ITIL Service Management

The IT Infrastructure Library (ITIL®) provides a comprehensive and consistent set of good practices for IT service management, promoting a quality approach to achieving business effectiveness and efficiency in the use of information systems. The foundation for IT Service Management (ITSM) is a set of management processes that provide guidance and best practices on managing assets, bugs, changes, disasters, efficiency, and finances.

ITIL V3 focuses on the service lifecycle, which consists of five phases:

  • Service Strategy;
  • Service Design;
  • Service Transition;
  • Service Operation;
  • Continual Service Improvement.

1. Service Strategy understands organisational objectives and customer needs.

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  • The origin point of the ITIL Service Lifecycle provides guidance on clarification and prioritisation of service-provider investments in services. The covered processes include:Strategy management for IT Services.
  • Service portfolio management. The service portfolio comprises: the pipeline section, the service catalogue section, and the retired section.
  • Financial management for IT services, ensuring that the IT infrastructure is obtained at the most effective price and calculating the cost of providing IT services.
  • Demand management.
  • Business relationship management.

2. Service Design turns the service strategy into a plan for delivering the business objectives.

IT provides good-practice guidance on the design of IT services and processes. The covered processes include:

  • Design coordination.
  • Service catalogue management maintains and produces the service catalogue and ensures that it contains accurate details, dependencies and interfaces of all services made available to customers.
  • Service-level management provides for continual identification, monitoring and review of the levels of IT services specified in the service-level agreements (SLAs). IT ensures that arrangements are in place with internal IT support-providers and external suppliers in the form of operational level agreements (OLAs) and underpinning contracts (UCs).
  • Availability management allows organisations to sustain IT service-availability in order to support the business at a justifiable cost.
  • Capacity management supports the optimum and cost-effective provision of IT services by helping organisations match their IT resources to business demands.
  • IT service continuity management covers the processes by which plans are put in place and managed to ensure that IT services can recover and continue even after a serious incident occurs (see BCP).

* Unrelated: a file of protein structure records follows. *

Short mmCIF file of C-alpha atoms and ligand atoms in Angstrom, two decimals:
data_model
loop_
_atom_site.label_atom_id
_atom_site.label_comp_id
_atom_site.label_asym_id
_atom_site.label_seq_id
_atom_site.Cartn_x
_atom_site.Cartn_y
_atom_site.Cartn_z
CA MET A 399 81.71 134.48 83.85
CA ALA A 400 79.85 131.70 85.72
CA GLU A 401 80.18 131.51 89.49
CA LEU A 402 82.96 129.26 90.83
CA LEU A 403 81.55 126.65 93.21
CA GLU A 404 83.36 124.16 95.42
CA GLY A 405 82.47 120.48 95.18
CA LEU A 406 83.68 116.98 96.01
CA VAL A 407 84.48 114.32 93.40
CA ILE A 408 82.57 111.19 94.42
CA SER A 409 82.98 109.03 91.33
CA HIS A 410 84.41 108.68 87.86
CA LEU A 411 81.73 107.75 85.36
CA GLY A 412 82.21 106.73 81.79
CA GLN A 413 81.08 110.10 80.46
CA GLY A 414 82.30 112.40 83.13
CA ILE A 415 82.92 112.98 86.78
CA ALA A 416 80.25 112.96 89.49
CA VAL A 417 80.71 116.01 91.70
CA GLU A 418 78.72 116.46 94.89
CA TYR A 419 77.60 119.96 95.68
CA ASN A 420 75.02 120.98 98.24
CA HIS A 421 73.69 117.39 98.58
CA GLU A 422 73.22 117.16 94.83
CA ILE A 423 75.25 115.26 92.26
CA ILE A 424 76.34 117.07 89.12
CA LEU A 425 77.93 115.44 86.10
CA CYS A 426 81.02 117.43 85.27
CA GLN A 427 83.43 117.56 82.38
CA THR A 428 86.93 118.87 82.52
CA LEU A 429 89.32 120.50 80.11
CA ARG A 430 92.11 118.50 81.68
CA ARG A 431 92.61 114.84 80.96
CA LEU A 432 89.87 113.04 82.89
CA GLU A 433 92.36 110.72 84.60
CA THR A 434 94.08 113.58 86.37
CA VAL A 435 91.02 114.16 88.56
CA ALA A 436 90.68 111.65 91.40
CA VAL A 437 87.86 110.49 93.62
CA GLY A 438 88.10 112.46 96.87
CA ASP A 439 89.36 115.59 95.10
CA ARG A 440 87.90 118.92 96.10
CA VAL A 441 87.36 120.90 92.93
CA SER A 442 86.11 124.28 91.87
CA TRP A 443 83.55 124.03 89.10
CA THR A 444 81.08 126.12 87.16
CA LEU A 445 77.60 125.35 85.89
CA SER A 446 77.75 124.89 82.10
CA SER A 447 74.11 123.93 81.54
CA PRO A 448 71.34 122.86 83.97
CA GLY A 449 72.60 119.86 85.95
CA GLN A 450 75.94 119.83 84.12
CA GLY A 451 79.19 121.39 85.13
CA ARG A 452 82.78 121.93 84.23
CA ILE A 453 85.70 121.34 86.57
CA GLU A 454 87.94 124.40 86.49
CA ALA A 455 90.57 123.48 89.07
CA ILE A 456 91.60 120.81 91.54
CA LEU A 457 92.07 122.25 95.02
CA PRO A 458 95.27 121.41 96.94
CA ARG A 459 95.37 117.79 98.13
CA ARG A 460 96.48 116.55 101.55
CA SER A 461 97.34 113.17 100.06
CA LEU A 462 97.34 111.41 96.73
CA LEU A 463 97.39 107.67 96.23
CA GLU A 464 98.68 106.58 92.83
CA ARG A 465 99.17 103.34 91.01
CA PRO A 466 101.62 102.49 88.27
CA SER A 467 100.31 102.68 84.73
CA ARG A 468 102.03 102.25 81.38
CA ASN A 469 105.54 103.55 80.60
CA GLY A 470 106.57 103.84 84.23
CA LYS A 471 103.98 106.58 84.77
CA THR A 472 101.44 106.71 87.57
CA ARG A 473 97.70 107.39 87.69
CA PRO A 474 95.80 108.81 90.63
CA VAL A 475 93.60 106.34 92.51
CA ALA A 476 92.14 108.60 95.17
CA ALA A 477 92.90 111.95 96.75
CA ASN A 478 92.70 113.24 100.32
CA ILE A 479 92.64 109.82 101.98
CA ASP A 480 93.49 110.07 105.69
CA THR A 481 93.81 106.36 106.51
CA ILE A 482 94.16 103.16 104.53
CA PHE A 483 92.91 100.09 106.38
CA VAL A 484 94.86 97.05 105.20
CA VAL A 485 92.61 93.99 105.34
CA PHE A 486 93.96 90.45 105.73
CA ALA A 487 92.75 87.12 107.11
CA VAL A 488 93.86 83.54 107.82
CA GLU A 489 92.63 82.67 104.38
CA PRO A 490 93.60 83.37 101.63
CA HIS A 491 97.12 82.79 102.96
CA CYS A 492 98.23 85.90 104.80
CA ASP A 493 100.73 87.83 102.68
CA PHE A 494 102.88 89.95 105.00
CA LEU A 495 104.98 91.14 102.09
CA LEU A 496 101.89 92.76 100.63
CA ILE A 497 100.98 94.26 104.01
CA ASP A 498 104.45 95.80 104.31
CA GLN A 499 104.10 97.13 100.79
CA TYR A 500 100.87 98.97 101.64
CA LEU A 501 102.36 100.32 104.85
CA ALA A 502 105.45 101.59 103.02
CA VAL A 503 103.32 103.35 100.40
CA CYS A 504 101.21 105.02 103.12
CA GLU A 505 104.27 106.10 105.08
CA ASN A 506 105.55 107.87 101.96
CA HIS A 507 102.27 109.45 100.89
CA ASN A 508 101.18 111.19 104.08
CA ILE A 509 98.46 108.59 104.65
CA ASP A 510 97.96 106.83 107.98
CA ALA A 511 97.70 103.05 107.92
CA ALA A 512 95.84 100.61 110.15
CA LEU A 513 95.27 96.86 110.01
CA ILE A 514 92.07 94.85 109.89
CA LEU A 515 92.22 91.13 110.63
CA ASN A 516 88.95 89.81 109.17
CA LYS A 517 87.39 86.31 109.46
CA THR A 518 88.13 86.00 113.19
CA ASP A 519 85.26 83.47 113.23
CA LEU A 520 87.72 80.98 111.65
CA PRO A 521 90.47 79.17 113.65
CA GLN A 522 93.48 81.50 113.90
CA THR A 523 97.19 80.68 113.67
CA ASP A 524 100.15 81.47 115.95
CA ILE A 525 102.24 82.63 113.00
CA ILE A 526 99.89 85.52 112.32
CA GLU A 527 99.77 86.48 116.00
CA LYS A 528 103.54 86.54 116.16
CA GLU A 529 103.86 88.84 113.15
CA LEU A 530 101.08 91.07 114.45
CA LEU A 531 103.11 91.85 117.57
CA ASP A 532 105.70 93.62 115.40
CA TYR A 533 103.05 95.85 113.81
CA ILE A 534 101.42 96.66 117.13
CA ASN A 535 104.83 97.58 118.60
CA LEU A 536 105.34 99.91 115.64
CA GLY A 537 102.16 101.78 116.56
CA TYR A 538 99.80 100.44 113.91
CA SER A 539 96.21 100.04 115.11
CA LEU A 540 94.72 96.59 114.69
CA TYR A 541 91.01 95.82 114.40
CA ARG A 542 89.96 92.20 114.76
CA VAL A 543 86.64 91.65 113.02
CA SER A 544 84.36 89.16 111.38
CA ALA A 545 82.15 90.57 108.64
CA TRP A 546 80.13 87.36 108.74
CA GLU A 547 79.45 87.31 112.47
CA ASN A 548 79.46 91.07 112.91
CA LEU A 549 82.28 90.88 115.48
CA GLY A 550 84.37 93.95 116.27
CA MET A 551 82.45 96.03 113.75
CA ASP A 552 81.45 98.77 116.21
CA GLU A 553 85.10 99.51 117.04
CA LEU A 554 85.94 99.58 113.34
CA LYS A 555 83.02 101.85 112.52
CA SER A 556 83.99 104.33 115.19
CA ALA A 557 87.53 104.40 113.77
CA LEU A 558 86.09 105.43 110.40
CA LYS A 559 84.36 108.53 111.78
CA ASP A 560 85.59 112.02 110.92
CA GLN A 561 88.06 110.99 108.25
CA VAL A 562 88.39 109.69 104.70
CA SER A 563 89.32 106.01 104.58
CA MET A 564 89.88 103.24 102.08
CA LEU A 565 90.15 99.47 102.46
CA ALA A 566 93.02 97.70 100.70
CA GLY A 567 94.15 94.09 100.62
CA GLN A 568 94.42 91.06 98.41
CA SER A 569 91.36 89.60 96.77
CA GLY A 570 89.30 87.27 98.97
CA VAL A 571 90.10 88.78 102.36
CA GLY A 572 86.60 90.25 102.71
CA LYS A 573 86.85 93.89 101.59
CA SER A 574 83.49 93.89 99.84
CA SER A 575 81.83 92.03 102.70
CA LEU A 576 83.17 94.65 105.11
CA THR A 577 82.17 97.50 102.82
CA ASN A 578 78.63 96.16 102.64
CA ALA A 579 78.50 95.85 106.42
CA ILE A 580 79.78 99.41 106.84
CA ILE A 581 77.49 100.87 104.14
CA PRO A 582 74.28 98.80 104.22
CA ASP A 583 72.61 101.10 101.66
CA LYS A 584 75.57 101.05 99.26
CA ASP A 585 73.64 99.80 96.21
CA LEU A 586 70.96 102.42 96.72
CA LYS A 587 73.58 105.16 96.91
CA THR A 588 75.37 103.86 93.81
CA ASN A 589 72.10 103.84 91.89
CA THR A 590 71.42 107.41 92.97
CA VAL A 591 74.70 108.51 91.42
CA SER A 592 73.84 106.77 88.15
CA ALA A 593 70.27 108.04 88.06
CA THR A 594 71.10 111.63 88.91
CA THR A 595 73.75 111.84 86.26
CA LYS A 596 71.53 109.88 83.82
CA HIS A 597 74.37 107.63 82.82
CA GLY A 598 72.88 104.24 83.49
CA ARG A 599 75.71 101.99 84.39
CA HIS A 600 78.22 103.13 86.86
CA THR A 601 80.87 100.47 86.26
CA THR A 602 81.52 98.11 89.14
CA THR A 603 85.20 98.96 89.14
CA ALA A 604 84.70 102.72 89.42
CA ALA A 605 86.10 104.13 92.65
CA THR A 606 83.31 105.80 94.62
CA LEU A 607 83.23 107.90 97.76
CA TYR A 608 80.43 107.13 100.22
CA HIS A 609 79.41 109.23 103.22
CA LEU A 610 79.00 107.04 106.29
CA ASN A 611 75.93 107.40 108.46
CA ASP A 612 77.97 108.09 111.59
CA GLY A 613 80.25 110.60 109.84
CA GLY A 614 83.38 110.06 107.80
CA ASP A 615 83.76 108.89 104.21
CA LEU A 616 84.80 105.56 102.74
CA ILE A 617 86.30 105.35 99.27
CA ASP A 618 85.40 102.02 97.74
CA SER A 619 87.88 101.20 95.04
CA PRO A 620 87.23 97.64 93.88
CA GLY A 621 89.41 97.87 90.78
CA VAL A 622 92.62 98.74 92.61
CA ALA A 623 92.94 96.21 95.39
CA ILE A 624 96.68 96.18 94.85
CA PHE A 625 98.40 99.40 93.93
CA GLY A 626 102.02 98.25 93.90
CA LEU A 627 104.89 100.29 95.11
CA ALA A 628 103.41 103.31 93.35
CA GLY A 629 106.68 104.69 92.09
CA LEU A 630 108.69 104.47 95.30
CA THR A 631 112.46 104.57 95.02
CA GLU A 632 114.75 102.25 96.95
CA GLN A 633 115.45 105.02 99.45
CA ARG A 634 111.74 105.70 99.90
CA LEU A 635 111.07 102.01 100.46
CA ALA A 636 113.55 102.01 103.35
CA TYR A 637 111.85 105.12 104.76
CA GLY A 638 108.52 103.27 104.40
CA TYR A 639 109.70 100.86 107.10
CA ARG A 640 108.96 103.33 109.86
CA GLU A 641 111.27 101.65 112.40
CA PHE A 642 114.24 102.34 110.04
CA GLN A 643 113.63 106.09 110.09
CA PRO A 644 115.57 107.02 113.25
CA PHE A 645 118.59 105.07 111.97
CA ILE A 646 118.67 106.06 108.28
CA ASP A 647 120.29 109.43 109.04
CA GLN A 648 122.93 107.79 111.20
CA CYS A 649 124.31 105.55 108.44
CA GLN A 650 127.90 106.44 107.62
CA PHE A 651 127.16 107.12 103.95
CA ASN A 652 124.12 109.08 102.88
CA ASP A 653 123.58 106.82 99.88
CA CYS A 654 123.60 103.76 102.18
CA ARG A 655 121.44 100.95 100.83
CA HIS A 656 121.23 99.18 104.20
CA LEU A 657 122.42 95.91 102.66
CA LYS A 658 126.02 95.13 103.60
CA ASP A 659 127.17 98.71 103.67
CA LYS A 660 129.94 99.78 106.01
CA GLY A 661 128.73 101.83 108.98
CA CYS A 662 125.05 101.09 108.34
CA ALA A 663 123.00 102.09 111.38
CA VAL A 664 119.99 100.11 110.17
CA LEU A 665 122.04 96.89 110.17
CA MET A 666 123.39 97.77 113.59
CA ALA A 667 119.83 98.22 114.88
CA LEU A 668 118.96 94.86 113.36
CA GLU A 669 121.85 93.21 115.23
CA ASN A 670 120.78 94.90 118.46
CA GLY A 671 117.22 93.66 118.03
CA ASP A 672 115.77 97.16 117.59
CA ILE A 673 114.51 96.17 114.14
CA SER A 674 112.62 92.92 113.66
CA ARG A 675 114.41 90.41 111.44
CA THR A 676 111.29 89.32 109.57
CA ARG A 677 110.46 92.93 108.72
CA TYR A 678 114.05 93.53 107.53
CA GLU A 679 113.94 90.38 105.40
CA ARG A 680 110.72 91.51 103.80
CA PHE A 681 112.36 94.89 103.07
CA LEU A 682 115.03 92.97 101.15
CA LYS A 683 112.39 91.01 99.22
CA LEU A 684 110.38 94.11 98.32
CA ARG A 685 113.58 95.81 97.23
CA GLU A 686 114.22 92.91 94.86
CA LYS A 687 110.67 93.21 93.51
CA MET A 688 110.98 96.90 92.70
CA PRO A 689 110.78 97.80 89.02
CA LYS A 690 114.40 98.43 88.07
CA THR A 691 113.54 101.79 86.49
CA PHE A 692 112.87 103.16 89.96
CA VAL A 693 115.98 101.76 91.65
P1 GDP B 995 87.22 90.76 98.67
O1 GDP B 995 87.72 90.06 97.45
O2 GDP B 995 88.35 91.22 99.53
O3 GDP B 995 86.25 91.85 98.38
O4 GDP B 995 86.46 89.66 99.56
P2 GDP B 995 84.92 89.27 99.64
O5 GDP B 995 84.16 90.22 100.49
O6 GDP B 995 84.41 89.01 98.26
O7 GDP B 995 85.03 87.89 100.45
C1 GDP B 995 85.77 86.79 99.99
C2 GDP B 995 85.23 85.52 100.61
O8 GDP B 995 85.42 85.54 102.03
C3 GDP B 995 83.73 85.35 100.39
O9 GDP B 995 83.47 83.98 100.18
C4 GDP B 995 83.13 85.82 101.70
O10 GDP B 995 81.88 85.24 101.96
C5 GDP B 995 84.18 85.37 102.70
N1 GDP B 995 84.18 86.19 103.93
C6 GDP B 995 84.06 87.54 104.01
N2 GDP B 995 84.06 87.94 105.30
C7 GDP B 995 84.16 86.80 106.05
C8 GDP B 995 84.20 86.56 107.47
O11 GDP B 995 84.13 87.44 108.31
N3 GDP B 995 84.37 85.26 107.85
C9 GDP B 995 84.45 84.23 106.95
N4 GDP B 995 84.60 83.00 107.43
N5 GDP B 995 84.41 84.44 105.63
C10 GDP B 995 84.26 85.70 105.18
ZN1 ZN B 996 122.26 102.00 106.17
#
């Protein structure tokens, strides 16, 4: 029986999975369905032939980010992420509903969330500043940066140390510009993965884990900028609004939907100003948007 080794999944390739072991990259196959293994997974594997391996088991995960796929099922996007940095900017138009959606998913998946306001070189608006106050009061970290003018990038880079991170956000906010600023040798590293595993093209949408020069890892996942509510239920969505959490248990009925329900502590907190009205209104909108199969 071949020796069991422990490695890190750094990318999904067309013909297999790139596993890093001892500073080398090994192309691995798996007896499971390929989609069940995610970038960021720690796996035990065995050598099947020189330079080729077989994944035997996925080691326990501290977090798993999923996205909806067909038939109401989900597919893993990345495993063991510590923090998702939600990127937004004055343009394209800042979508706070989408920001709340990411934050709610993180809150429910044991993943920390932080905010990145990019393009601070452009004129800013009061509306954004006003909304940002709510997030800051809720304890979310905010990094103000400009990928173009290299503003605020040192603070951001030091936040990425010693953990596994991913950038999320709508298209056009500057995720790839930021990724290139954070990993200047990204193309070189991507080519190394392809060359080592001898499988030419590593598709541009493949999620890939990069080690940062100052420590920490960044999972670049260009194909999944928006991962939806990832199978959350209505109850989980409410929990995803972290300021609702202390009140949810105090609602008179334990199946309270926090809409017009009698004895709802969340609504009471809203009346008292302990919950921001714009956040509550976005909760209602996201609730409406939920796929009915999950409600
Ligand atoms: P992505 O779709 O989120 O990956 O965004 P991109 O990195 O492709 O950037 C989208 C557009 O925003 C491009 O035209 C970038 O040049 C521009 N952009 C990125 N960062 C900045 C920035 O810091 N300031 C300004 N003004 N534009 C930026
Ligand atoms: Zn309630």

• Security management describes the structured fitting of information security in the management organisation, based on the ISO 2700x code of practice for an Information Security Management System (ISMS).
  • The purpose of supplier management is to obtain value for money from suppliers and contracts.

3. Service Transition develops and improves capabilities for introducing new services into supported environments, and it relates to the delivery of services required by a business into live/operational use.

The covered processes include:

  • Transition planning and support.
  • Change management aims to ensure that standardised methods and procedures are used for efficient handling of all changes.
  • Service asset and configuration management is primarily focused on maintaining configuration information about assets required to deliver an IT service, including their relationships.
  • Release and deployment management ensures platform-independent and automated distribution of software and hardware, including licence controls across the entire IT infrastructure.
  • Service validation and testing’s goal is to make sure the delivery of activities adds value that is agreed and expected.
  • Change evaluation aims to assess major changes.
  • Knowledge management aims to gather, analyse, store and share knowledge and information within an organisation.

4. Service Operation aims to provide best practice for achieving the delivery of agreed levels of services both to end-users and the customers.

The covered processes include:

  • Event Management. An event may indicate that something is not functioning correctly, leading to an incident being logged.
  • Access Management focuses on granting authorised users the right to use a service, while preventing access to non-authorised users. Certain identity management processes execute policies defined in Security Management.
  • Request Fulfilment focuses on fulfilling Service Requests, which are standard changes (e.g. requests to change a password) or requests for information.
  • Incident Management aims to restore normal service operation as quickly as possible and to minimise the adverse effect on business operations.
  • Problem Management aims to resolve the root causes of incidents and thus to minimise the adverse impact of incidents caused by errors within the IT infrastructure, and to prevent recurrence of incidents.

The service desk’s tasks include handling incidents and requests, and providing an interface for other ITSM processes with the business customers.

5. Continual Service Improvement achieves incremental and large-scale improvements, built around the Deming Cycle of Plan-Do-Check-Act.

Related trainings

  • ITIL Service management

 

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